The definition of cohabitation has expanded in the last decade but what it essentially means is: two partners who live together and share their property. For a lot of couples, cohabitation is kind of the starting point before they get married. However, it can also be an alternative for partners that don’t really want the commitment that comes with marriage.
But when couples choose to go the cohabitation route, they give up certain rights that spouses enjoy. While the partners may very well “feel” like they are married — the laws are very clear that cohabitants don’t have the same protection as married couples.
Think of the cohabitation agreement as an unmarried version of a prenup since it details the relationship and responsibilities of each partner. The Massachusetts laws treat these agreements the same way they treat a business contract. If the cohabitation agreement is in writing, it is enforceable.
Generally speaking, cohabitation agreements in Massachusetts are mostly used by gay couples, but now more and more heterosexual couples are also taking advantage of it. There is a growing number of partners who live together for years without ever getting married — a cohabitation agreement is a preferred choice for most of them.
If you and your partner are committed to each other, but don’t plan to get married, you might want to sign a cohabitation agreement. It will allow you to give your relationship some of the protections that the law would provide you if you were married. Jay Davis can help draft and review your cohabitation agreement in the Massachusetts area. Call us at 617-221-3548 or contact us online if you have any questions or concerns about cohabitation agreements.
What is a Cohabitation Agreement?
As you may already know, marriage is a legal contract. When a couple formally gets married, they commit to the state laws that govern what happens if the couple divorces or a spouse dies. Now, as mentioned earlier, unmarried couples have fewer rights than married couples since they don’t automatically agree to a legal contractual relationship. However, the couple — even if they are not married — can enter into joint obligations like a mortgage or lease.
And as there is no legally-binding contract, it is very easy for unmarried couples to split up. Cohabitation agreements are legal documents that protect the rights of unmarried partners while protecting their individual financial interests and assets. This is why these agreements are considered so similar to prenuptial agreements — both spell out each partner’s responsibilities in the relationship.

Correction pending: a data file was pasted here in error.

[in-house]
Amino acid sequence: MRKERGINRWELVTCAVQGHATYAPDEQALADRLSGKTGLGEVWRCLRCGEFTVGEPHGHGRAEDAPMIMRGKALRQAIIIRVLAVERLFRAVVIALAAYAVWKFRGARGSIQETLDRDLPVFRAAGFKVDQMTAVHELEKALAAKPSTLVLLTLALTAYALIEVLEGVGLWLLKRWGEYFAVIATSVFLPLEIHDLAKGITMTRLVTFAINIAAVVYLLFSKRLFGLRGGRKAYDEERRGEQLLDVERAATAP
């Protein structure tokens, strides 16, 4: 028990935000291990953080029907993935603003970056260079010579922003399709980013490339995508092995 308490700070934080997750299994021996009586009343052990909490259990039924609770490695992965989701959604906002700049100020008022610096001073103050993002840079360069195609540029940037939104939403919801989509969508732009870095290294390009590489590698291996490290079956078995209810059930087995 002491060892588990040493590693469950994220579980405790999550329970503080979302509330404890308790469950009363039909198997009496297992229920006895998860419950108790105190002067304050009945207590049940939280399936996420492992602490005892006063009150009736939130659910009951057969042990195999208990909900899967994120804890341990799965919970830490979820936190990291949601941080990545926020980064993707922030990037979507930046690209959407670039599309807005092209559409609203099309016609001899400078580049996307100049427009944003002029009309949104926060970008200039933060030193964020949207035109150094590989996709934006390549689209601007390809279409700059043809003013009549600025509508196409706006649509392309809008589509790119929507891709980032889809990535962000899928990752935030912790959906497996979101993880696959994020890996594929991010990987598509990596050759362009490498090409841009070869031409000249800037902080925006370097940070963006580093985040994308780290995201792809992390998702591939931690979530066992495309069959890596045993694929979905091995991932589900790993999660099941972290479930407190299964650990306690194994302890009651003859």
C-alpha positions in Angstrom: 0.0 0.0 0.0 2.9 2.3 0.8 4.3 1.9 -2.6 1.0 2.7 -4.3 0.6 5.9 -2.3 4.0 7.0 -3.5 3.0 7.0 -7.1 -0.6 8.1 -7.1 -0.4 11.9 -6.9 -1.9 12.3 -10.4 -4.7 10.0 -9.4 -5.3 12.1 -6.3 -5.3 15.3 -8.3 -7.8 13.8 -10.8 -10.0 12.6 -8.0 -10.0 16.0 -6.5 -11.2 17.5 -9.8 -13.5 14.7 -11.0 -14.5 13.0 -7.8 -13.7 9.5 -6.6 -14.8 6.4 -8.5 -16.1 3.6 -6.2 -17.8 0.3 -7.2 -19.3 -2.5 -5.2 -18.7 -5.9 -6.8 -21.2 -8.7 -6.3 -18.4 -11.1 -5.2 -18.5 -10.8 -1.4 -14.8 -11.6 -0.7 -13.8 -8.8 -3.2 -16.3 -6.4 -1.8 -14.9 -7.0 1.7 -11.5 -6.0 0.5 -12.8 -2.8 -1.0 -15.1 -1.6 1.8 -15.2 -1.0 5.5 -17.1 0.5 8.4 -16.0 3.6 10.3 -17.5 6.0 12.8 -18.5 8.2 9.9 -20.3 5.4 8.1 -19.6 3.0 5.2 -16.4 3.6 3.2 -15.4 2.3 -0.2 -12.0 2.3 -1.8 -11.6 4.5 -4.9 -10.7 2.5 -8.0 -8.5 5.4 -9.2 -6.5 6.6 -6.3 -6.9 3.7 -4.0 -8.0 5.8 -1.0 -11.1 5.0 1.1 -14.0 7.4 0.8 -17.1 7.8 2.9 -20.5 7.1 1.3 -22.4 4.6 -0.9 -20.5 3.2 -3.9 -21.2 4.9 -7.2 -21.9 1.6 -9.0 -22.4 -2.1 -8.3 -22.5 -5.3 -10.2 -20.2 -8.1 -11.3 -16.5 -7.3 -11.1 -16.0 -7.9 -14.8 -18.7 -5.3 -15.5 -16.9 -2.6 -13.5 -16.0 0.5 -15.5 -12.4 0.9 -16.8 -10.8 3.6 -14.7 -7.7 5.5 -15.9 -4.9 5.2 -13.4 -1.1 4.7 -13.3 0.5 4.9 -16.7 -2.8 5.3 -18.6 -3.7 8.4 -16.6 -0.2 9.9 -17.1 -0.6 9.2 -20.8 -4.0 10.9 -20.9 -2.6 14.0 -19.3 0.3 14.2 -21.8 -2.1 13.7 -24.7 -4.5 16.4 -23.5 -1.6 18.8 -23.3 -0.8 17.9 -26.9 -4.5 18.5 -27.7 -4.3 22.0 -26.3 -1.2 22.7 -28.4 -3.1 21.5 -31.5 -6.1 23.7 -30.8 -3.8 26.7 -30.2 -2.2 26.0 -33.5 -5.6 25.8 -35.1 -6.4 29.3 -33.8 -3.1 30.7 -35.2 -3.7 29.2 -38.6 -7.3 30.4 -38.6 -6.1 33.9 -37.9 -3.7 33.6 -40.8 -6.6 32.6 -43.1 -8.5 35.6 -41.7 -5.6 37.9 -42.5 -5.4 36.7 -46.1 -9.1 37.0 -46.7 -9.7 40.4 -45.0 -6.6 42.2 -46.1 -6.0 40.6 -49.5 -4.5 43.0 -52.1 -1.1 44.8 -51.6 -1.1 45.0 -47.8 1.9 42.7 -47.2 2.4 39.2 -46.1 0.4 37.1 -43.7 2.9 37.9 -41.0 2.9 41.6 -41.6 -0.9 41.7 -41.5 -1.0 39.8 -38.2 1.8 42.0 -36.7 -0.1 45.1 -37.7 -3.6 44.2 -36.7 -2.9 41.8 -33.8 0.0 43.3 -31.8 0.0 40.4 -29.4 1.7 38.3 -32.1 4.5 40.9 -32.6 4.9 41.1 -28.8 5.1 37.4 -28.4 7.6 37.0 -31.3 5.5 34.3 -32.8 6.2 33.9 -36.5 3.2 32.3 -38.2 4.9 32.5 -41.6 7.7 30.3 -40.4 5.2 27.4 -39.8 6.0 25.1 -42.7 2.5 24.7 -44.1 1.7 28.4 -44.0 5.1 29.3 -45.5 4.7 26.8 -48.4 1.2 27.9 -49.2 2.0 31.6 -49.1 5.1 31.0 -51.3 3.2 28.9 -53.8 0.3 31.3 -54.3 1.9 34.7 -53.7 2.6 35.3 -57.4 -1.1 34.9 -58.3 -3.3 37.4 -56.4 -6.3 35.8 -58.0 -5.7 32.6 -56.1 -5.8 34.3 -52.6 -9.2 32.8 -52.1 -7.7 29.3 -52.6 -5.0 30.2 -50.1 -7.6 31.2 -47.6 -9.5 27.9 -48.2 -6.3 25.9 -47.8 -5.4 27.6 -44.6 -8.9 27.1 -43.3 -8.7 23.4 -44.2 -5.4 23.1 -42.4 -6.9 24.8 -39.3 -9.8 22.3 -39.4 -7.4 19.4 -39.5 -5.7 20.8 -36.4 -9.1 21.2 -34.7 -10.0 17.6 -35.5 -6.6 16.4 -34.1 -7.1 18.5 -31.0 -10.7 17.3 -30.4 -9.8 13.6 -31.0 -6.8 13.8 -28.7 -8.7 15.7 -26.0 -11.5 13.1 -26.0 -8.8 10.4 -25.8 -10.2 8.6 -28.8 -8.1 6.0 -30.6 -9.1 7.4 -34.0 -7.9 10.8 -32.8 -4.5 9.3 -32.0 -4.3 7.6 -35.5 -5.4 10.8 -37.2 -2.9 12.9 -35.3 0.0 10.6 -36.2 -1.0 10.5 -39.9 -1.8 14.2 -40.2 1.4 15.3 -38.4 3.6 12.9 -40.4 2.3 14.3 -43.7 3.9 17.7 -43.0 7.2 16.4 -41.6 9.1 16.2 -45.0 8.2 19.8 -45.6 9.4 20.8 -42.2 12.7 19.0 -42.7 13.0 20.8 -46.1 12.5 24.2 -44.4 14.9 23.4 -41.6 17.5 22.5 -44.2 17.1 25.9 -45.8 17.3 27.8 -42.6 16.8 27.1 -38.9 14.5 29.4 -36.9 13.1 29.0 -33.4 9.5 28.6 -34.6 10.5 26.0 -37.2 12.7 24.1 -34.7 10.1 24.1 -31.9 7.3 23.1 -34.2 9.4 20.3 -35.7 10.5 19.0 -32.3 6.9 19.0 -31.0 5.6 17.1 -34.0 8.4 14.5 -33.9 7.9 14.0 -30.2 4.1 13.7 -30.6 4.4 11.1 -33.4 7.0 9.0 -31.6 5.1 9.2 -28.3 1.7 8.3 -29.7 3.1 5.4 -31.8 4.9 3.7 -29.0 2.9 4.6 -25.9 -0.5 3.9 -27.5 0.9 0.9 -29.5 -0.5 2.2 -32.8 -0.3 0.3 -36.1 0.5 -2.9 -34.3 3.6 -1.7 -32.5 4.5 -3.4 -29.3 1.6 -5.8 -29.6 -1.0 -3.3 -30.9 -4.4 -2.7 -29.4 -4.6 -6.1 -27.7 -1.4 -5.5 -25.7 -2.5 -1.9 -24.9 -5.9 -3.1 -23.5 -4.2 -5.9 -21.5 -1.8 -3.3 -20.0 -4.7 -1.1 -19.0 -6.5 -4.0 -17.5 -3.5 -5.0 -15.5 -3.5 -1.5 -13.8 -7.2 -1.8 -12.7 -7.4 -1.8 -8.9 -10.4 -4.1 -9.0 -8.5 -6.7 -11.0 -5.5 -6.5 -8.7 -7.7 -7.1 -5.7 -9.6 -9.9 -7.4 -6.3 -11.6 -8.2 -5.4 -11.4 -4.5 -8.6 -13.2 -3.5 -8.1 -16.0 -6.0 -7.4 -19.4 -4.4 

In Massachusetts, if a cohabitation agreement (much like a business contract) is in writing, it is enforceable. If you are not married, unless you have a contract that clearly defines how you want your assets divided in case you break up with your partner, you’ll have a tough time getting what is rightfully yours. Without a cohabitation agreement in place, one partner could end up with an unreasonable/unfair amount of property while the other ends up with nothing. This is most likely to happen if both of you are making mortgage payments on a property that’s only in one partner’s name.
Jay Davis can help you define the nature of your contractual relationship and draft an agreement that is crystal clear so that the Massachusetts court has grounds to enforce the agreement. During his decades of experience, at Davis Law Group, our legal team has created these documents for numerous clients, and they can do the same for you. Call us at 617-221-3548 or contact us online to talk to Jay — free of charge — about having a cohabitation agreement.
What are the Elements of a Cohabitation Agreement?
The details inside this agreement can vary widely based on the needs and assets of the couple. But such agreements usually don’t outline the personal components of the relationship like who is responsible for cleaning and cooking.
Agreements that cover issues not related to finances are highly unlikely to be enforced by the Massachusetts courts. Your cohabitation agreement should be as precise as possible regarding finances, assets, and property. It should be very explicit about what will be shared in what proportions. To give you an idea, your cohabitation agreement will cover:
- All property and money each of you had before you moved in together
- Types and amounts of all expenses, including housing costs and utility bills
- All property and money bought or earned during the course of your relationship
- Any property received as a gift or inherited during the course of your relationship
- How any disputes will be resolved (for example, you can specify that mediation will be used to address and resolve an issue)
- How property will be handled if you separate from your partner, or if one partner passes away
Work With a Reputable Cohabitation Attorney in Massachusetts
If you are considering moving in together with your partner or you’re already living together, having a sound cohabitation agreement drawn up is highly recommended. It is crucial if a conflict develops in the relationship or if one partner expires, leaving the other with no legal protection.
To make sure you are fully protected, contact Jay Davis who is an experienced cohabitation attorney at Davis Law Group in Massachusetts. By establishing your individual and property rights ahead of time, you can prevent complications later. To set up a free, no-obligation consultation with Jay, call us at 617-221-3548 or contact us online.
James H. (Jay) Davis III
Thank you for reading. Need to talk? 617-221-3548